Resilience in Policing: A Biological Explanation


When we think of resilience in police officers, our minds naturally go to concepts such as mindfulness, one’s ability to reappraise a traumatic experience into one of success, or the ability to bounce back after going through a challenging experience among other thoughts. Current trends perceive resilience through a biopsychosocial lens and yet how much has bio explored the trait of resilience? Is it genetic? Can resilience be learned or even acquired? And if so, what parts of the brain play a part in the successful, resilient processing of our experience as police officers?

One academic article I recently came across explores just that! The article, Structural Brain Correlates of Resilience to Traumatic Stress in Dutch Police Officers by van der Werff et al. (2017), discusses aspects of the brain related to the cognitive functioning of our positive emotional experience; basically, the ability to feel like a positive “contributor” in situations of trauma. The authors explain how gray matter, white matter and neural pathways/myelination within are involved with resilience, what they initially believed would be the results of their study, and what they actually found. Because what they found was quite different from what they expected!

By virtue of our profession, we are going to experience traumatic events. How we conceptualize these events, how we transform what we saw, process and then believe, becomes our experience. And this occurs whether we see them as traumatic at the time or not. I have experienced events that seemed quite low key and even routine that deeply affected me afterward. The psychopathology that may result from processing these traumatic events can take us away from the passion of our policing work on a short-term basis or long-term basis on disability. Many studies explore the vulnerable aspects we may have as police officers; however, the neuro-biological pieces are somewhat new.

This takes me back to my OAC year of biology with my favourite teacher Ms. Jorgensen, who was the only teacher that kept my attention in our first 8 AM class of the day. She explained that progression and cognitive/physical development in children was not a matter of how intelligent they were, but when those applicable neural pathways were myelinated. Myelinated?? What is that? Ms. Jorgensen explained that this is the fatty sheath that coats a nerve and supports the transmission of the message from one area to another area of the brain to accomplish the task.

So as an example, a skill we learn in defensive tactics and/or firearms is partially as a result of nerves being myelinated. Basically, the ability to line up our target between our sites and slowly pull the trigger while maintaining that steady aim as we shoot our firearm is present as a result of the myelination of that particular neural pathway. My thought is, if this type of skill is acquired and present in this way, I wonder if resilience may develop as a result of nerve myelination and practice as well?

The article in question explains the research that was conducted within the Dutch police service about traumatic incidents concerning the brain that result in resilience or positive emotion for some. The basic conclusion is that grey and white matter size, which were thought to be greater in those with greater resilience, were found to be the same size. However what was different was the myelination of the fibres in the white brain matter. This fatty sheath was found to be thicker on neural pathways in the white brain matter fibres of those who are able to reframe a traumatic experience with positive emotion in Dutch police officers. The thicker the myelination on these neural pathways, the greater the ability to reframe the experience into a positive one equating to greater resilience!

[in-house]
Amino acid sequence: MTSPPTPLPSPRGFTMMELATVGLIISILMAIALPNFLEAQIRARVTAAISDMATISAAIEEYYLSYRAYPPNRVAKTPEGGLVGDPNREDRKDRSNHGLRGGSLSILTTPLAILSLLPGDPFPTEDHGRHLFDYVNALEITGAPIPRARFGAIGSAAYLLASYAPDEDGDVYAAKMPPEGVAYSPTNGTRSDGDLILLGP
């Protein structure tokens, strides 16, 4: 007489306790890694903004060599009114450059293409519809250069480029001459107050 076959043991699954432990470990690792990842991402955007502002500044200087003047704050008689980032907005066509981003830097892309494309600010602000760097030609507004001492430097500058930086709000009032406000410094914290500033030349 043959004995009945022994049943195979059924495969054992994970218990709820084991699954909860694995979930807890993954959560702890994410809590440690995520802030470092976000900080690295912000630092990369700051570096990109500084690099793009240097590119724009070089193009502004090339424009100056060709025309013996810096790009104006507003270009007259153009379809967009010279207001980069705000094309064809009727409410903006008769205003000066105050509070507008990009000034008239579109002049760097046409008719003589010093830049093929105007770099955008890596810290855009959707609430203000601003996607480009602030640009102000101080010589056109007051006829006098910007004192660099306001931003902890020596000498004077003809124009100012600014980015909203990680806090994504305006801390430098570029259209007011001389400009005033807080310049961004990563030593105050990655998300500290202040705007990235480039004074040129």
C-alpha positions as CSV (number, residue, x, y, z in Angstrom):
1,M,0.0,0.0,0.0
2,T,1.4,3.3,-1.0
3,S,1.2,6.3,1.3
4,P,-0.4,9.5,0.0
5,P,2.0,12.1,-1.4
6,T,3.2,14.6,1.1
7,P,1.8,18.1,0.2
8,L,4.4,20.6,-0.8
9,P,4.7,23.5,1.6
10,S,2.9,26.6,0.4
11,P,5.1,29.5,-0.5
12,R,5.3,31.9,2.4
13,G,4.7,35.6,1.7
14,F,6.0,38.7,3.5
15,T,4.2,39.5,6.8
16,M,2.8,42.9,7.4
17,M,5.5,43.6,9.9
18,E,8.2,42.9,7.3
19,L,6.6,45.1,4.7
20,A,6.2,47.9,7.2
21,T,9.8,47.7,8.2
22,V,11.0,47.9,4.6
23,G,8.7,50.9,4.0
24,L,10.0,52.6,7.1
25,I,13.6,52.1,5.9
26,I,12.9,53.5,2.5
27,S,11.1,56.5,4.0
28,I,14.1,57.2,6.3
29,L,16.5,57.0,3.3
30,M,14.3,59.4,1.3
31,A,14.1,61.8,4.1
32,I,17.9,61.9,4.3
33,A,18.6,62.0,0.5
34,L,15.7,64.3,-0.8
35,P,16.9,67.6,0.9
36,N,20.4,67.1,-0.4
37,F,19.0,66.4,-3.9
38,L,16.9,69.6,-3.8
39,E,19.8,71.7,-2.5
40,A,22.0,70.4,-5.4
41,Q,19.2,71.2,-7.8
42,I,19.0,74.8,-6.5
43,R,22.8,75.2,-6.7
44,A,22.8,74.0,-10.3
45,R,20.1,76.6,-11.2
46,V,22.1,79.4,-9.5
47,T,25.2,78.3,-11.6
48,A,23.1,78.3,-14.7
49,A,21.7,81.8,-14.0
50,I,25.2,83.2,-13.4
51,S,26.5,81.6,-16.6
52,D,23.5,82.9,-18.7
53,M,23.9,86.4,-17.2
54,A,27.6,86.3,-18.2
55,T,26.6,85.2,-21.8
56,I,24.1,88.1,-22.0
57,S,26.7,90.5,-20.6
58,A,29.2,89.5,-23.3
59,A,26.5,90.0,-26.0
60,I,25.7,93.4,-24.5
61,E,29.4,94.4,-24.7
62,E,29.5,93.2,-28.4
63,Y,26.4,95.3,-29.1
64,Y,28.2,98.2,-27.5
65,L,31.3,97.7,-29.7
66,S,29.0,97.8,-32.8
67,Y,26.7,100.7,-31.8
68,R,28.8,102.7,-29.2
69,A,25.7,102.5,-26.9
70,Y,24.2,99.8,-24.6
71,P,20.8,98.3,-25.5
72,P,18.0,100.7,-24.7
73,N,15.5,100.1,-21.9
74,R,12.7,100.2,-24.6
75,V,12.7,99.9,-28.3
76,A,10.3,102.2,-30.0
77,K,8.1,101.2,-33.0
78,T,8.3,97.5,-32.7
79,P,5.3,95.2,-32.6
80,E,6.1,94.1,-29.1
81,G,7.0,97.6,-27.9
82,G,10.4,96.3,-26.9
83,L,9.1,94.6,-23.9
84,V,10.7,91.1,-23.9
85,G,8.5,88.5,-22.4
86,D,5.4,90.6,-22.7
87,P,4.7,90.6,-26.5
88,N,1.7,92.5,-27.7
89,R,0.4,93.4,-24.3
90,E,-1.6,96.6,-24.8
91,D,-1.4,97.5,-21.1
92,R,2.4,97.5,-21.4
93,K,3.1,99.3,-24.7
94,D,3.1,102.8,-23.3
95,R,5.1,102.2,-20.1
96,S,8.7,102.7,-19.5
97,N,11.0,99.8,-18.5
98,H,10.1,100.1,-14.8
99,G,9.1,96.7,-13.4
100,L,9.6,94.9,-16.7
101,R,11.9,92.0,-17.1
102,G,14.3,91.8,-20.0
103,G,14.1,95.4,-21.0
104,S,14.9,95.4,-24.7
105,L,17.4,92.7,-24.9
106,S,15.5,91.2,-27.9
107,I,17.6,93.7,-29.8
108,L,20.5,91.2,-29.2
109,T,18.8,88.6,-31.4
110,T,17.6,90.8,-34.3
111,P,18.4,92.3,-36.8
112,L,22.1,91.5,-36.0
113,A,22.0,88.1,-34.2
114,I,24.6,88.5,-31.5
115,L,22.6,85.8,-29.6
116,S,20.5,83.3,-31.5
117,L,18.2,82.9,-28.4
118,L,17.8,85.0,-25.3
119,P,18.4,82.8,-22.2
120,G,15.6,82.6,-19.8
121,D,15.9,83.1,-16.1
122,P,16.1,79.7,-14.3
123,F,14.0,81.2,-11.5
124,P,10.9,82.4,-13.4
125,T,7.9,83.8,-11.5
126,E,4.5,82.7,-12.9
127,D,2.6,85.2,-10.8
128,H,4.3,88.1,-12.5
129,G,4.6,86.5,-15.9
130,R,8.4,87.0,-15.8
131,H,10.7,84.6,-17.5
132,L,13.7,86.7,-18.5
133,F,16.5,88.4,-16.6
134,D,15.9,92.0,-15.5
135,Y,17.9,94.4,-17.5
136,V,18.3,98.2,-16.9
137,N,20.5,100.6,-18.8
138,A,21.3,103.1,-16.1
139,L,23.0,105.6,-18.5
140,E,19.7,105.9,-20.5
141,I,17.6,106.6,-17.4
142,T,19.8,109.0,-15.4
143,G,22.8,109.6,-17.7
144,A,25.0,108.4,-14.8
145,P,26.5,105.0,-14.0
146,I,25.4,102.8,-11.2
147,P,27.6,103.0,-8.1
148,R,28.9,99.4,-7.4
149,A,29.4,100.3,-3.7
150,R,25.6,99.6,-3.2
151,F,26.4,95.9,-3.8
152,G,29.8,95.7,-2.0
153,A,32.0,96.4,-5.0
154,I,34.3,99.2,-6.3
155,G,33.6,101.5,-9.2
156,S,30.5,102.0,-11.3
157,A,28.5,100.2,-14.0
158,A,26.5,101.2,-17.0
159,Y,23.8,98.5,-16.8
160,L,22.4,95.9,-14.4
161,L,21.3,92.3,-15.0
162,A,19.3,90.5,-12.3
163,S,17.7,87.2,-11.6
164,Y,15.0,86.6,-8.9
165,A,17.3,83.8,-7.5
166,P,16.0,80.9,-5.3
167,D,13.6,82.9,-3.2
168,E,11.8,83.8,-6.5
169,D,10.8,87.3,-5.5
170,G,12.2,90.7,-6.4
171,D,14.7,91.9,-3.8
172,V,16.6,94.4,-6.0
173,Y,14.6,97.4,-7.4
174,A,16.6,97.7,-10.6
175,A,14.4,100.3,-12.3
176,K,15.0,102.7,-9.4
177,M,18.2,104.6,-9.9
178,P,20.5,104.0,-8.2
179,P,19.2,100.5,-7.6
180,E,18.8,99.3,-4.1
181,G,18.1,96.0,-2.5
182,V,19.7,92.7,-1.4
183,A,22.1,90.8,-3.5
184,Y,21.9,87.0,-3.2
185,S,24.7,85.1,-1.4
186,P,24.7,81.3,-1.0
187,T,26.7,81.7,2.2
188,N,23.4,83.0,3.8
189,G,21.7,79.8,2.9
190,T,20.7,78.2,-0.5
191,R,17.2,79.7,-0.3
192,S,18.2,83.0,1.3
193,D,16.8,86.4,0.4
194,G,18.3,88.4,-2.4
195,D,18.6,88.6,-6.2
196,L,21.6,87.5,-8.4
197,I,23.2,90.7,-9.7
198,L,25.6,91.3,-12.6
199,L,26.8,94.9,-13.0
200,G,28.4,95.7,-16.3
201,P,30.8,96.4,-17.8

The next time you notice a colleague who appears to handle what most would experience as trauma genuinely well or that colleague who is not managing life well, remind yourself that it may be due to this myelination of neural pathways. This occurs on its own biological schedule no differently than puberty and is not reflective of the level of intelligence or even actual ability to learn and develop a particular skill set. Let’s keep this in mind and share this tidbit of interesting information as we support our colleagues on this mental health journey in policing.

About the Author 

Michelle Vincent

Retired York Regional Police Officer, Mental Health Practitioner & Founder/Director of The Haven

Michelle is a recently retired York Regional Police Officer, mental health practitioner and the Founder/Director of The Haven, Ontario’s first non-profit, occupational-specific, inpatient treatment centre for first responders and uniform personnel. She has a consulting practice in the implementation of mental health and workplace reintegration programming for First Responders. Michelle is a mental health practitioner with a specialization in understanding the cultural dynamics of first responder members and their organizations. She is a PhD Candidate in Forensic Psychology with a specialization in crisis response and loves to blend her academic and policing experience in her writing.

Michelle can be seen speaking more about her non-profit, The Haven in the Globe and Mail and CTV News. As well, if you would like to learn more, check out The Haven’s website.

To contact Michelle, you can reach her at or

Michelle Vincent

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